A minority of Baltists maintain the view that the Slavic group of languages differs so radically from the neighboring Baltic group (Lithuanian, Latvian, and the now-extinct Old Prussian), that they could not have shared a parent language after the breakup of the Proto-Indo-European continuum about five millennia ago. Substantial advances in Balto-Slavic accentology that occurred in the last 3 decades make this view however very hard to maintain nowadays, especially when one takes into account the fact that there was most likely no "Proto-Baltic" language, and that West Baltic and East Baltic differ from each other as much as each of them to Proto-Slavic.[2]

[edit] Evolution

Baška tablet, 11th century, Krk, Croatia

The imposition of Church Slavonic on Orthodox Slavs was often at the expense of the vernacular. Says W.B. Lockwood, a prominent Indo-European linguist: "It [O.C.S] remained in use to modern times, but was more and more influenced by the living, evolving languages, so that one distinguishes Bulgarian, Serbian, and Russian varieties. The use of such media hampered the development of the local languages for literary purposes and when they do appear the first attempts are usually in an artificially mixed style." (148) Lockwood also notes that these languages have "enriched" themselves by drawing on Church Slavonic for the vocabulary of abstract concepts. The situation in the Catholic countries, where Latin was more important, was different. The Polish Renaissance poet Jan Kochanowski and the Croatian Baroque writers of the 16th century all wrote in their respective vernaculars (though Polish itself had drawn amply on Latin in the same way Russian would eventually draw on Church Slavonic).

14th-century Novgorodian children were literate enough to send each other letters written on birch bark

Although Church Slavonic hampered vernacular literatures, it fostered Slavonic literary activity and abetted linguistic independence from external influences. Only the Croatian vernacular literary tradition nearly matches Church Slavonic in age. It began with the Vinodol Codex and continued through the Renaissance until the codifications of Croatian in 1830, though much of the literature between 1300 and 1500 was written in much the same mixture of the vernacular and Church Slavonic as prevailed in Russia and elsewhere. The most important early monument of Croatian literacy is the Baška tablet from the late 11th century. It is a large stone tablet found in the small church of St. Lucy on the Croatian island of Krk, containing text written mostly in Čakavian dialect of in angular Croatian Glagolitic script. The independence of Dubrovnik facilitated the continuity of the tradition. The languages of the Catholic Slavs tottered precariously near extinction on many occasions. The earliest Polish is attested in the 14th century; before then, the language of administration was Latin. Czech was always in danger of giving way to German, and Upper and Lower Sorbian, spoken only in Germany, have nearly succumbed just recently. Under German and Italian for many centuries, the Slovene language was a regional language spoken by peasants, and was brought to written standards only by the followers of the Reformation in the 16th century.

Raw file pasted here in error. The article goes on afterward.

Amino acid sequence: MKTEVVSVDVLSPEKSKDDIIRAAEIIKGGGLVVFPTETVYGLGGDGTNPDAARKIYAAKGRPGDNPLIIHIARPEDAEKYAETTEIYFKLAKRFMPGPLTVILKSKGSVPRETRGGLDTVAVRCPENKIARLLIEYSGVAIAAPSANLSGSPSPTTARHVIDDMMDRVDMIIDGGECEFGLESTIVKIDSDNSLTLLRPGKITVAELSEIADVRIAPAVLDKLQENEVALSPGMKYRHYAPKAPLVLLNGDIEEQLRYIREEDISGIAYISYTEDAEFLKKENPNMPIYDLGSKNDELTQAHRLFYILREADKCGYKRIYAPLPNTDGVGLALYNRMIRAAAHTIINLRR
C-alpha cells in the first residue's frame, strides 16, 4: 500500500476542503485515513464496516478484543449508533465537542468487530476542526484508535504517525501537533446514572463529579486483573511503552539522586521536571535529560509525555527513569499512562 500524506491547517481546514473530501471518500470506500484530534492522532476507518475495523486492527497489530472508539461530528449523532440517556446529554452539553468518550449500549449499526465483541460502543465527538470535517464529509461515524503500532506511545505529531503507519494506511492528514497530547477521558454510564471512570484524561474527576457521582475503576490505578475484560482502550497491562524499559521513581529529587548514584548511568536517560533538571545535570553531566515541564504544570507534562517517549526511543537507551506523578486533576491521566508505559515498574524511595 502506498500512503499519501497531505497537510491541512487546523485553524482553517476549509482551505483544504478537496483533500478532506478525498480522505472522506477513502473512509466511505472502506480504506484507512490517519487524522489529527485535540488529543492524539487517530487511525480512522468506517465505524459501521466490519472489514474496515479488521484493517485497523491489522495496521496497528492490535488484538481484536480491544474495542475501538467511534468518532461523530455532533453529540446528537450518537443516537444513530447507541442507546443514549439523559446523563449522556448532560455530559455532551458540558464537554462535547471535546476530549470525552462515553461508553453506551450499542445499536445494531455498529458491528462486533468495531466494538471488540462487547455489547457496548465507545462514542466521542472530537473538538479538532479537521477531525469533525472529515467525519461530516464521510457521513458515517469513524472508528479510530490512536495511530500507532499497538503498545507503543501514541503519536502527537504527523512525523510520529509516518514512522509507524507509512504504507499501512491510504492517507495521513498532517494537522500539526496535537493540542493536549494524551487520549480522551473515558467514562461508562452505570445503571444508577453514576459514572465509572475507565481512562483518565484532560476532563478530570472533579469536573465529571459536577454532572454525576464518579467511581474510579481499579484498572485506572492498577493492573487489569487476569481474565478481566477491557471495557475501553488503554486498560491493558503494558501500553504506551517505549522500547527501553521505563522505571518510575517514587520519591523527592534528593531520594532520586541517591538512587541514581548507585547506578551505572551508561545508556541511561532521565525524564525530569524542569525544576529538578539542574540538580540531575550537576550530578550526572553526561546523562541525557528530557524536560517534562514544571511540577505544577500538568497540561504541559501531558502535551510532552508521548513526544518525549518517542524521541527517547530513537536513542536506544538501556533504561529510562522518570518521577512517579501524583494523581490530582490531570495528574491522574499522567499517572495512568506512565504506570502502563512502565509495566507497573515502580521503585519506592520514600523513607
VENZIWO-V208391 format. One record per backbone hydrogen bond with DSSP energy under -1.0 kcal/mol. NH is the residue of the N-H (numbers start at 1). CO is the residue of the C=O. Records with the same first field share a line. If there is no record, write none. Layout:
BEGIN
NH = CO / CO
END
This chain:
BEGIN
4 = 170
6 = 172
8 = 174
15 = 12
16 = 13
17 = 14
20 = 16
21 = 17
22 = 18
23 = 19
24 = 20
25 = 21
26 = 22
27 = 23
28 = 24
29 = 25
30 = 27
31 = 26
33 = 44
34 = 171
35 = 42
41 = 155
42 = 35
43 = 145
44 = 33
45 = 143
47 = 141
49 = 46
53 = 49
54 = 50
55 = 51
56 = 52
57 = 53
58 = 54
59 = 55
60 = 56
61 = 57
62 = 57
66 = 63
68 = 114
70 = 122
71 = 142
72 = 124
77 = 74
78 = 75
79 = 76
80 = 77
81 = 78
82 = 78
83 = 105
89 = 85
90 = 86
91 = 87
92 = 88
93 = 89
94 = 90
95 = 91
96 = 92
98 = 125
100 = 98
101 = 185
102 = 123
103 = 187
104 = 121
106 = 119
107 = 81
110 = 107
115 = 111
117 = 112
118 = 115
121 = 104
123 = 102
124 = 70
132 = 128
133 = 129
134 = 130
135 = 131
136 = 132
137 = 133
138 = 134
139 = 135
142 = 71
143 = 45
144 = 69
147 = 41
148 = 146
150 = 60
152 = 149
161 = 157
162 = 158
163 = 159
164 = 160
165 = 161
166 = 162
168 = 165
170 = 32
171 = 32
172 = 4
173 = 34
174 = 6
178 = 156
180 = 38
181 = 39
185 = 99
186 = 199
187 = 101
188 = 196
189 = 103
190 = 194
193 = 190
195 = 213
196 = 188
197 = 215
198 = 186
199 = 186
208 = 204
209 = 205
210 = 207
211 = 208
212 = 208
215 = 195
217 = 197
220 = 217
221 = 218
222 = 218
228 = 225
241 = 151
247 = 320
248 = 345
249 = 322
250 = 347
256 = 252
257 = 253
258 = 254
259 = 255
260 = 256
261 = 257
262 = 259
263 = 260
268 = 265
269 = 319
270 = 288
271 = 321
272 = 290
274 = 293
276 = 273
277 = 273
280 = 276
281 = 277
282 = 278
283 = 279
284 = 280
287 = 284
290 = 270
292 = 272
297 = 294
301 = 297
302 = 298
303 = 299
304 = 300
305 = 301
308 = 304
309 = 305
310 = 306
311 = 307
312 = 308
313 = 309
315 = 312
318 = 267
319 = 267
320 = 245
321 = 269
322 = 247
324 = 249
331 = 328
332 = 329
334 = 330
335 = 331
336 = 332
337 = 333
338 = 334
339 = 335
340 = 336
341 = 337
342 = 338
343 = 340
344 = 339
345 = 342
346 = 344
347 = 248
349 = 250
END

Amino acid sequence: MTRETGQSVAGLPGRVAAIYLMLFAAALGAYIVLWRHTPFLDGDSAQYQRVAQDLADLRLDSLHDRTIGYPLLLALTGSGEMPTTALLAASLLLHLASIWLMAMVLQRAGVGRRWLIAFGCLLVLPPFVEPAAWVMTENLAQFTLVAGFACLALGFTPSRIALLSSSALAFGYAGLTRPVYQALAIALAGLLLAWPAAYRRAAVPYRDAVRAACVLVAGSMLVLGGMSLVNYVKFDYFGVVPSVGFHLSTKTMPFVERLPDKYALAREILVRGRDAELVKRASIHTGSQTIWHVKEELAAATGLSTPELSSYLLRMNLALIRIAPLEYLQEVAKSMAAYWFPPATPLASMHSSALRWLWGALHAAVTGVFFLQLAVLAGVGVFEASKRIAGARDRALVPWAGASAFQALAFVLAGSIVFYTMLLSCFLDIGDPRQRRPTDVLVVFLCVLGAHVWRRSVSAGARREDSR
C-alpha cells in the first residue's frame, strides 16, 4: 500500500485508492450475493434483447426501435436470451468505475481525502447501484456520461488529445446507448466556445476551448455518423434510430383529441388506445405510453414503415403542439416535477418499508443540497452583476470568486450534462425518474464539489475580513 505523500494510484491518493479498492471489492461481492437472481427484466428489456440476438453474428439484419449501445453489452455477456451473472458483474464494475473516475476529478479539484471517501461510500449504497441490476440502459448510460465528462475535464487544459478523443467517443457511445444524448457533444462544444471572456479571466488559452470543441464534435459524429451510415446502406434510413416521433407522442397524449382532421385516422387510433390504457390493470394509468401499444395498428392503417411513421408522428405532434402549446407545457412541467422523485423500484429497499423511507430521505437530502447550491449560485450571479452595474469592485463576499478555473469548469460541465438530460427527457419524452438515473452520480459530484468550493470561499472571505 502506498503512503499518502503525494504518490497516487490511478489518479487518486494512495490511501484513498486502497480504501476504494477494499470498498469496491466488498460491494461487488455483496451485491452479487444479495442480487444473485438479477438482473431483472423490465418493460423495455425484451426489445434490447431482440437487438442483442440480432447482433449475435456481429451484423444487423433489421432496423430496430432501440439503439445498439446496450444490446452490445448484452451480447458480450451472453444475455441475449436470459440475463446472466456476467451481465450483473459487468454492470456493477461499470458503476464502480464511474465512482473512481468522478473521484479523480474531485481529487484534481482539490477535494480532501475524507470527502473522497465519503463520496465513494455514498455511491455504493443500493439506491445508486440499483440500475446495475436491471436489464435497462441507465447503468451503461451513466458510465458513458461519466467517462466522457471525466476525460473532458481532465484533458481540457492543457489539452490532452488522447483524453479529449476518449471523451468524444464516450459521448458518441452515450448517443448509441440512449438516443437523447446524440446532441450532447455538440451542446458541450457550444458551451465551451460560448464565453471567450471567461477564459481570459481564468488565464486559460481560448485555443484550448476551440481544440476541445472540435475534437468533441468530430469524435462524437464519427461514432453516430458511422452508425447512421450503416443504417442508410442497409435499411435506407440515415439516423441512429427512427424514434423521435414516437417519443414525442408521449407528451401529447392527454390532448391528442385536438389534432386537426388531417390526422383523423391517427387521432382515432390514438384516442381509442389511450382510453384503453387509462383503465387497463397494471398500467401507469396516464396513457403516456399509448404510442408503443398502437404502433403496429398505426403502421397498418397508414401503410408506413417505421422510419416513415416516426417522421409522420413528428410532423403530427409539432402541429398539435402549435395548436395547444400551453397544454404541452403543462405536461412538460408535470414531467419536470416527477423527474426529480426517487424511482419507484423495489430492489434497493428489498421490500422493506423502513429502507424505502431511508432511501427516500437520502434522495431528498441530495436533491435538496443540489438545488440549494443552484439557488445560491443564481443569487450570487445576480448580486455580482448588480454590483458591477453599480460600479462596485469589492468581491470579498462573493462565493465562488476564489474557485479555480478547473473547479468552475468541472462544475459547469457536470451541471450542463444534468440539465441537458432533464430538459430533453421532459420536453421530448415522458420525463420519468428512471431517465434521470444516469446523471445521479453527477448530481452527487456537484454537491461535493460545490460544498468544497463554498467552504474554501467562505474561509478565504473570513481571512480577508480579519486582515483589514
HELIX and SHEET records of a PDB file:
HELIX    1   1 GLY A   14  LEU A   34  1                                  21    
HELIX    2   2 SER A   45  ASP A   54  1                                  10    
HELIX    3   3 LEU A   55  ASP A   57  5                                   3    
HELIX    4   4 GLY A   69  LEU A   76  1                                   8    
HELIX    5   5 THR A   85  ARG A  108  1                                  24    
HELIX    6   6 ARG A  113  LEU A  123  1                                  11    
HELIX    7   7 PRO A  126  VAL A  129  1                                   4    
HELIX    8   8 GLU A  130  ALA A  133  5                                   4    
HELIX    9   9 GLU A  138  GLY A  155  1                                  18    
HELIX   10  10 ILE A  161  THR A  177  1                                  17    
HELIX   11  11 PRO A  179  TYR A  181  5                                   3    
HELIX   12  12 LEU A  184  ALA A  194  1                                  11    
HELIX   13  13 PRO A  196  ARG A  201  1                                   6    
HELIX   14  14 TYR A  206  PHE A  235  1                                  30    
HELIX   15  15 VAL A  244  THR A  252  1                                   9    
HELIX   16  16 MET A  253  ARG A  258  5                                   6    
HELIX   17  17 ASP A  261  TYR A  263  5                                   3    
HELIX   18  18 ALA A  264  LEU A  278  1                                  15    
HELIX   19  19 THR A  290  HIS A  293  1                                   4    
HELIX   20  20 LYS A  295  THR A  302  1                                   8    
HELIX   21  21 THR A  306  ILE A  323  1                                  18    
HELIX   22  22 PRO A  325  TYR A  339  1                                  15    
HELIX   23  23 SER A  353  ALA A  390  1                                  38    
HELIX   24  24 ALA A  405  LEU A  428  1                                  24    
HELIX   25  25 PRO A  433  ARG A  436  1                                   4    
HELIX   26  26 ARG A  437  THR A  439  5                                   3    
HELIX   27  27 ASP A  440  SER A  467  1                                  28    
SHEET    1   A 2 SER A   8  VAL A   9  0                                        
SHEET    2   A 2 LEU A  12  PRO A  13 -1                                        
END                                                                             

10th–11th century Codex Zographensis, canonical monument of Old Church Slavonic

More recent foreign influences follow the same general pattern in Slavic languages as elsewhere, and are governed by the political relationships of the Slavs. In the 17th century, bourgeois Russian (delovoi jazyk) absorbed German words through direct contacts between Russians and communities of German settlers in Russia. In the era of Peter the Great, close contacts with France invited countless loan words and calques from French, a significant fraction of which not only survived, but replaced older Slavonic loans. In the 19th century, Russian influenced most literary Slavic languages by one means or another. Croatian writers borrowed Czech words liberally, whereas Czech writers, scrambling to revive their dying language, had in turn borrowed many words (cf. vzduch, air) from Russian.